“Katara,” Zuko says, and it’s the gentleness in his voice when he says her name that breaks her. He pities her. He, the exiled, abandoned, broken ex-prince, pities her. And it’s not fair. He’d been frustrated, too, this morning when nobody had even bothered to spare them a glance, and now he’s just…resigned. There’s none of the righteous indignation he’d been so fond of when she knew him before the eclipse, none of the royal arrogance he’d worn like a shield. Just an exhausted look that she knows means he’d given up long ago and is just going through the motions.
So she figures it’s not entirely her fault that she snaps, because she still is frustrated that they are trying to save lives but it is hard to help when they themselves are so helpless. “This is all your fault, you know.”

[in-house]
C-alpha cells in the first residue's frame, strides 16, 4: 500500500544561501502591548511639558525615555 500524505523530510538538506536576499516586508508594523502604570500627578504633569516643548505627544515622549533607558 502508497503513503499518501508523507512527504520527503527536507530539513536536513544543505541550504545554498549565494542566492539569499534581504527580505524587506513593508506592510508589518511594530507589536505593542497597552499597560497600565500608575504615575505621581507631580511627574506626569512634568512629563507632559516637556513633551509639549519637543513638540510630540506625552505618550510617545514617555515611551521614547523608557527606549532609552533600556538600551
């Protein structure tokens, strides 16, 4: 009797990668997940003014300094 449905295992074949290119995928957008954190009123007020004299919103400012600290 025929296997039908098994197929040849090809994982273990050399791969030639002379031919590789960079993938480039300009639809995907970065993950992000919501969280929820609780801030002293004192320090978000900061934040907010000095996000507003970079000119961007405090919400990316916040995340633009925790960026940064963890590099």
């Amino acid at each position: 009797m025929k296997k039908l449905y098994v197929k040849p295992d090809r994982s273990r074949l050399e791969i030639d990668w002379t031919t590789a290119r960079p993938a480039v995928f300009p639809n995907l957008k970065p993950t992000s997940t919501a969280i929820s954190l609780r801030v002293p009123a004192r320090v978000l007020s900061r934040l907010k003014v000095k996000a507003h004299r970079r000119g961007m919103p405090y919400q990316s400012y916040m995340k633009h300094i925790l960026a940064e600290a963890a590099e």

“If you hadn’t gone with her,” Katara spits. “If you’d chosen right the first time. If I didn’t have to use the water on Aang because your sister nearly killed him, if we didn’t have to wait for weeks for him to heal while you lounged around in the Fire Nation planning battle strategy. Plotting to take over the world. If you’d just come with us, we wouldn’t have to do this.”
The thing is, she knows as she says it that the words are irrational. Zuko’s allegiance wouldn’t really have changed anything. But it’s like something has taken over her voice and is spewing all of the dark angry thoughts that have been lurking at the back of her mind every time she’s looked at his face. He’s with her now—but back then, last time they stood together inside these walls, he chose Azula over her and that is never going to change. The fact that he betrayed her is never going to change.